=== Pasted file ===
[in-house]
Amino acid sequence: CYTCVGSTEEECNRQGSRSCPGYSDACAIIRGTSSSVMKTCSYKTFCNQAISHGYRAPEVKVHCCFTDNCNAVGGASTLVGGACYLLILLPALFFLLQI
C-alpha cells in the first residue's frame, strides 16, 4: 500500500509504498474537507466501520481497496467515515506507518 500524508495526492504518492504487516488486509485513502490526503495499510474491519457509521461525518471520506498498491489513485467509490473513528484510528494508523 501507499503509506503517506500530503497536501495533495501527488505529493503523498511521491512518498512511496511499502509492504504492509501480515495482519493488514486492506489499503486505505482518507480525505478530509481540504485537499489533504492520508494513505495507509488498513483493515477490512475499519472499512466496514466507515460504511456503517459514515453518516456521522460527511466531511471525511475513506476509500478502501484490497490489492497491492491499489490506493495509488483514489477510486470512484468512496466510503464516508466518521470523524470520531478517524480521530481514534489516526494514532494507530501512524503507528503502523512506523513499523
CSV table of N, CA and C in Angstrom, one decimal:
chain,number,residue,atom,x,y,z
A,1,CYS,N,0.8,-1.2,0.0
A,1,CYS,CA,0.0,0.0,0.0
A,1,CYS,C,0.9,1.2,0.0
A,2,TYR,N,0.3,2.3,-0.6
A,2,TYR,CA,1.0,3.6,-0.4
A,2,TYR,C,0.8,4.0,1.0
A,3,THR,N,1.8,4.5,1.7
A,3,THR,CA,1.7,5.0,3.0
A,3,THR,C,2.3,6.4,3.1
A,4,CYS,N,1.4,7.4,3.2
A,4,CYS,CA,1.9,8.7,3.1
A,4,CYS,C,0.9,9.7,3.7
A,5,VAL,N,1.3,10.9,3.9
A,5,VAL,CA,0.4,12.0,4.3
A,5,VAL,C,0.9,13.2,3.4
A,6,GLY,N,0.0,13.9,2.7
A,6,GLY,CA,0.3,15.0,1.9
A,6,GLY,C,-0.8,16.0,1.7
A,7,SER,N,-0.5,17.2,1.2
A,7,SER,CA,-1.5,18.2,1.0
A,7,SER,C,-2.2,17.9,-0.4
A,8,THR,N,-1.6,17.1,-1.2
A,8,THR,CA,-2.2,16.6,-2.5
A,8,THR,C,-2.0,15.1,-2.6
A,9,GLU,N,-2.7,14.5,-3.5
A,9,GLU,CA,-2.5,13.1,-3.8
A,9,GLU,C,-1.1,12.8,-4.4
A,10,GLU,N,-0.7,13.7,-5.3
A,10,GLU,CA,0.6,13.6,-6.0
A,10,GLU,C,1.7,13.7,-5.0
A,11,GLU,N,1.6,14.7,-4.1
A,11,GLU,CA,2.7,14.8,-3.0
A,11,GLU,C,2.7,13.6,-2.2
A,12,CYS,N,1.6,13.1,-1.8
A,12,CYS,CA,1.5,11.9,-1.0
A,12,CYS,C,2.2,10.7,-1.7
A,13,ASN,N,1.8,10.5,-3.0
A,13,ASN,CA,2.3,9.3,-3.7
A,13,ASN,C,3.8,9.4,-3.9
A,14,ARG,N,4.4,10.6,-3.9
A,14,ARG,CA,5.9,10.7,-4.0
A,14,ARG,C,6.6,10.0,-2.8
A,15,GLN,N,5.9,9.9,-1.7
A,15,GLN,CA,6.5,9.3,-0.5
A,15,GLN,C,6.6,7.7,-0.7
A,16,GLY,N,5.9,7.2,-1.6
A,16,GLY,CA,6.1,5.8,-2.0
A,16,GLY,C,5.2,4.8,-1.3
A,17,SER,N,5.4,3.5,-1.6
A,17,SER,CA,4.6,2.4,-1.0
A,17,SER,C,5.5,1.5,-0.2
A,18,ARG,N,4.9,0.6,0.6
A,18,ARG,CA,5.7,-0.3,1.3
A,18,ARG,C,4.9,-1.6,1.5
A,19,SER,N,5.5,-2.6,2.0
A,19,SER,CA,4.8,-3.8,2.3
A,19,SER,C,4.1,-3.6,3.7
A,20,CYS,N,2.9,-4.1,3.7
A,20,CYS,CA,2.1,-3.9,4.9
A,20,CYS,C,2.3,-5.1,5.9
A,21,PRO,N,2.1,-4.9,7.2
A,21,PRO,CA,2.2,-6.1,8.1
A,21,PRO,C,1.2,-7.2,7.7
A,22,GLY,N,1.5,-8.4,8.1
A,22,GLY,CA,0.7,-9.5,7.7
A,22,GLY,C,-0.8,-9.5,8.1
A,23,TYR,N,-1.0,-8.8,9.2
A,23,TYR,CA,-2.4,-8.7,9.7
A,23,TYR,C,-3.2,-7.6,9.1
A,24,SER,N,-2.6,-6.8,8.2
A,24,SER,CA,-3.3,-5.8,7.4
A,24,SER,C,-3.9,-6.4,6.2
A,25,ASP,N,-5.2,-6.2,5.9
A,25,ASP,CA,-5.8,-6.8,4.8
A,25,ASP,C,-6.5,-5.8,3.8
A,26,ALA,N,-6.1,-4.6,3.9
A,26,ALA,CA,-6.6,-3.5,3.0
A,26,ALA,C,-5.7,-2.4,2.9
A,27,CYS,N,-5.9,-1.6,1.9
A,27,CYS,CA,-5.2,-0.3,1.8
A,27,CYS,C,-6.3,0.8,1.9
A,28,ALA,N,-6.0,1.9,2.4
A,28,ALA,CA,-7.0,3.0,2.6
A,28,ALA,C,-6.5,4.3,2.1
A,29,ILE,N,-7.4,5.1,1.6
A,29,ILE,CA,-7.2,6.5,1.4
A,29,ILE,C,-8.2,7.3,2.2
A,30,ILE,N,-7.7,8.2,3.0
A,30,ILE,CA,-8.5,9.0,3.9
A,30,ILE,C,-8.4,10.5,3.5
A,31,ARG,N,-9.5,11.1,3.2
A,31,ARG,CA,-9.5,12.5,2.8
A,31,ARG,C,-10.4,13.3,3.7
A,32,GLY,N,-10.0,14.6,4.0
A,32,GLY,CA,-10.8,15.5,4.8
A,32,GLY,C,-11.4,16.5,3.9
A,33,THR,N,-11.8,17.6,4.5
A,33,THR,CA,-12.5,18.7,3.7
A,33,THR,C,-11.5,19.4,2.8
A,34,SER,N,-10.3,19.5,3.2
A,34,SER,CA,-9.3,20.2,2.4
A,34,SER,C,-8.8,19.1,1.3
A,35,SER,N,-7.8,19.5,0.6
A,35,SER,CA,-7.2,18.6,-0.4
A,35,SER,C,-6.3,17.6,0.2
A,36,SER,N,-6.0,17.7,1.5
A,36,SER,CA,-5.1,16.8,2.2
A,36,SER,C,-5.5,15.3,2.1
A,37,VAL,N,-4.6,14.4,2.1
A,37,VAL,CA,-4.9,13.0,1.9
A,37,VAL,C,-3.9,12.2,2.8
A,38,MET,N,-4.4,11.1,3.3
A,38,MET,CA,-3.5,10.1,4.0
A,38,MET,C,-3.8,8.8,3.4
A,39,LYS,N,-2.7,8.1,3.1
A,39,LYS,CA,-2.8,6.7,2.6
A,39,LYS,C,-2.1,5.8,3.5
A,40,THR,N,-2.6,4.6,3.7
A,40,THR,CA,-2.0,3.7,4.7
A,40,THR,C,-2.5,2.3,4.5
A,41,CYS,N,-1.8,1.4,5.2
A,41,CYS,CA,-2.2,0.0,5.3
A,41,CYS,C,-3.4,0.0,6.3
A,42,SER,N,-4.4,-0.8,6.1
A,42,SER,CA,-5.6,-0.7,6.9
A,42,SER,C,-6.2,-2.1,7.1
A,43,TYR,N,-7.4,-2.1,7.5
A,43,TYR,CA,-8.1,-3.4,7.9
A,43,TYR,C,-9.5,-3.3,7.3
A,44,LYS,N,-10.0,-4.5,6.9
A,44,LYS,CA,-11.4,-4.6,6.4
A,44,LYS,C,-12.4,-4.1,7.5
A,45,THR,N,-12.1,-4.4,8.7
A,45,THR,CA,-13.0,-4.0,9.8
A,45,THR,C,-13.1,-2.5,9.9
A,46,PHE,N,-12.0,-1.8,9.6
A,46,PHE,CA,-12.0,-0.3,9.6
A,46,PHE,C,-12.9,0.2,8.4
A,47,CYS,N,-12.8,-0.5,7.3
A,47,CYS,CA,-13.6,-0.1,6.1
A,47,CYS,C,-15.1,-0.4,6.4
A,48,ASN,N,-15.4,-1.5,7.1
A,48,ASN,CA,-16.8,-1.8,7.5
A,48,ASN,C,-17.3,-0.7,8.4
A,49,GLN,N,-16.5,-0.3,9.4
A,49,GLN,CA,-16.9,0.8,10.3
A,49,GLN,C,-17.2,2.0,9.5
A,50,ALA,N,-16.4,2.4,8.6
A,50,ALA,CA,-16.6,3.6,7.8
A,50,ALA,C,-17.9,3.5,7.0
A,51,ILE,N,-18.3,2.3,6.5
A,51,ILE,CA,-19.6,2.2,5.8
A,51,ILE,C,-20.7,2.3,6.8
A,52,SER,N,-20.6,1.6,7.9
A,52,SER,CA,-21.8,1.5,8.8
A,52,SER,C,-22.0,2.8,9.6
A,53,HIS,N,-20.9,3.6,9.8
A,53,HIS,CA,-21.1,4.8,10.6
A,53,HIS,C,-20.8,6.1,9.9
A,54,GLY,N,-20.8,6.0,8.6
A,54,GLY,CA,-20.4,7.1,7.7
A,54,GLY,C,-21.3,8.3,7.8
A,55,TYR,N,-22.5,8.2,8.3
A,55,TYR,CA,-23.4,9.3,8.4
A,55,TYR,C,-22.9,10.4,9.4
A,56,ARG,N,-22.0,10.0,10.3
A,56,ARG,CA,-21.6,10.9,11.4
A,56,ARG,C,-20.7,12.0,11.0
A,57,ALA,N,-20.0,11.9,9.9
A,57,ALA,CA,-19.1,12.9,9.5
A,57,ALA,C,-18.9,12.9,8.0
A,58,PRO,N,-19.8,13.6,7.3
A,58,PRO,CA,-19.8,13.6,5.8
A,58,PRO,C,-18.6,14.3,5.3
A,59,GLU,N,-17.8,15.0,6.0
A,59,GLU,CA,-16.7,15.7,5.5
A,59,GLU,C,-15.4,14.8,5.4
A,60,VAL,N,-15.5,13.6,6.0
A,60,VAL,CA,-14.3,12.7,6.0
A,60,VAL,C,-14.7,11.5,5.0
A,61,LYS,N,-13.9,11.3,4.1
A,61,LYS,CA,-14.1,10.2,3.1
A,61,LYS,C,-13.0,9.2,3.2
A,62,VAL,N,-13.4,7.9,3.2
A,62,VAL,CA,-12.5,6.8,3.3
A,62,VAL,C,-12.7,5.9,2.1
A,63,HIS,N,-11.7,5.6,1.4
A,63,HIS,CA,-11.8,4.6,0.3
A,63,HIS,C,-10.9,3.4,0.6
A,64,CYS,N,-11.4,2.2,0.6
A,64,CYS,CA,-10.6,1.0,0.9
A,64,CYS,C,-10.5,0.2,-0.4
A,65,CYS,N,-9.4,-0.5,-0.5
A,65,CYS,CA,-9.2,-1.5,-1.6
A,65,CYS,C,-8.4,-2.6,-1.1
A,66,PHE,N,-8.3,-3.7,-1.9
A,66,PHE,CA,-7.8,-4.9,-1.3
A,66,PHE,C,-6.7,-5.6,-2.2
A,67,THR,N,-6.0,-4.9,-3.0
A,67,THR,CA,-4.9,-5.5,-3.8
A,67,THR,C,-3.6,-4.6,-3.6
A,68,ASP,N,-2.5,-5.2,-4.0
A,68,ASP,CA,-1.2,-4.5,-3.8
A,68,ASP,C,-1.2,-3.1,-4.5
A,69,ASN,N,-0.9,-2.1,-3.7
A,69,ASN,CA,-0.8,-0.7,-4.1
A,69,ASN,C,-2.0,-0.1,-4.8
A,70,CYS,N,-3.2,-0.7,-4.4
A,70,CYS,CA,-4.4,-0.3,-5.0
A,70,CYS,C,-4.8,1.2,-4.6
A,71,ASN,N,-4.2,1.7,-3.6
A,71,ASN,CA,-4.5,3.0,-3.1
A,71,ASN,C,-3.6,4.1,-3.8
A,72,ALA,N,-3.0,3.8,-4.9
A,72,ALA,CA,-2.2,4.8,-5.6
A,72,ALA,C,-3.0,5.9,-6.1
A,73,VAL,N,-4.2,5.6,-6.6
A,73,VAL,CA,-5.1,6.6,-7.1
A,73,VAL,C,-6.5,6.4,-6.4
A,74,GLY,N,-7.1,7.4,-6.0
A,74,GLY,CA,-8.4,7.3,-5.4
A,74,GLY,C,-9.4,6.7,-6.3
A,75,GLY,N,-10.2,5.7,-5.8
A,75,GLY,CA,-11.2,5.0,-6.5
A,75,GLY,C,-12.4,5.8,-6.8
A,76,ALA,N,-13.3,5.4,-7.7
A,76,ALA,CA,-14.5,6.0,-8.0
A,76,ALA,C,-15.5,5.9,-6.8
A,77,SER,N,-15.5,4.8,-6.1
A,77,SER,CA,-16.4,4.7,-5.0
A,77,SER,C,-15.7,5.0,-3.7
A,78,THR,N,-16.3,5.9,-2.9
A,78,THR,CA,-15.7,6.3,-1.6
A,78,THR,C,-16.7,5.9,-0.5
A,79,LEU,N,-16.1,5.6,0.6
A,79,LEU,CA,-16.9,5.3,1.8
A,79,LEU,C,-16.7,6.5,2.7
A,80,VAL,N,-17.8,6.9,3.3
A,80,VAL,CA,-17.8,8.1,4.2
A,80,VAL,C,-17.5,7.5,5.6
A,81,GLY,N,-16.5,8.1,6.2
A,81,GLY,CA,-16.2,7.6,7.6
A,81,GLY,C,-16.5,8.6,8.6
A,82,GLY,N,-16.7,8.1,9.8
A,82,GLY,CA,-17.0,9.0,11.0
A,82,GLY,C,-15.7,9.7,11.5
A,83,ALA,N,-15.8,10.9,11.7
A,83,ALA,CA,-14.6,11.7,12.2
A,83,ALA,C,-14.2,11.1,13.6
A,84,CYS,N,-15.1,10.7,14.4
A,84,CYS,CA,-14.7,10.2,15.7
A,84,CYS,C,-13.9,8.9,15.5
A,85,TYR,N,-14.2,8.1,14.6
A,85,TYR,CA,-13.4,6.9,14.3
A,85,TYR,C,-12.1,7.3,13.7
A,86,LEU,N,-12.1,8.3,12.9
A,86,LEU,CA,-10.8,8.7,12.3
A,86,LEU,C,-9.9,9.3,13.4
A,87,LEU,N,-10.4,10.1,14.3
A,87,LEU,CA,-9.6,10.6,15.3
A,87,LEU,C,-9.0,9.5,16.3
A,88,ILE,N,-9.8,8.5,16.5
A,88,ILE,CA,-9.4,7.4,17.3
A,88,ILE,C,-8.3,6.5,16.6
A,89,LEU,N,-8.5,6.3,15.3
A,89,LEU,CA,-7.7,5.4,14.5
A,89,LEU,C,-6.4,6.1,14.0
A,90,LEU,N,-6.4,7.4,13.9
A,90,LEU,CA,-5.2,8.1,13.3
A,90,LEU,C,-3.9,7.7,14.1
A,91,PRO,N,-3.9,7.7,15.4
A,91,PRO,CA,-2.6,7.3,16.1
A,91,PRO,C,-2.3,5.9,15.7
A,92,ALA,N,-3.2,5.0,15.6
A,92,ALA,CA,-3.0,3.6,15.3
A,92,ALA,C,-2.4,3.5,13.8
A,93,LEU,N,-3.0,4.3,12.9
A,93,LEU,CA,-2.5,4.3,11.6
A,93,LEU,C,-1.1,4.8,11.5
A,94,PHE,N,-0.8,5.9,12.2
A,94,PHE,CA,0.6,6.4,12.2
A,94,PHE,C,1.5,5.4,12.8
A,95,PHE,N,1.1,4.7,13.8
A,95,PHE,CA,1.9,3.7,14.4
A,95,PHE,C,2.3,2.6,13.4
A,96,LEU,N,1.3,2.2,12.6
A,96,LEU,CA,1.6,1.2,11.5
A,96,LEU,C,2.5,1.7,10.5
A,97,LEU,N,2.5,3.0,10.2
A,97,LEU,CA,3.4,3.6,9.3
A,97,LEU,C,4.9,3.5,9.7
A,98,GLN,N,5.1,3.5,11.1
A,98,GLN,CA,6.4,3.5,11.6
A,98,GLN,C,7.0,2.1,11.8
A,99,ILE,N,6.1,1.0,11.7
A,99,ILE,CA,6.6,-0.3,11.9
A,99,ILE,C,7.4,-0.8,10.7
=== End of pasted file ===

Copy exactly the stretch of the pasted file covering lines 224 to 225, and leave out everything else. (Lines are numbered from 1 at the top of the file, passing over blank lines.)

A,73,VAL,C,-6.5,6.4,-6.4
A,74,GLY,N,-7.1,7.4,-6.0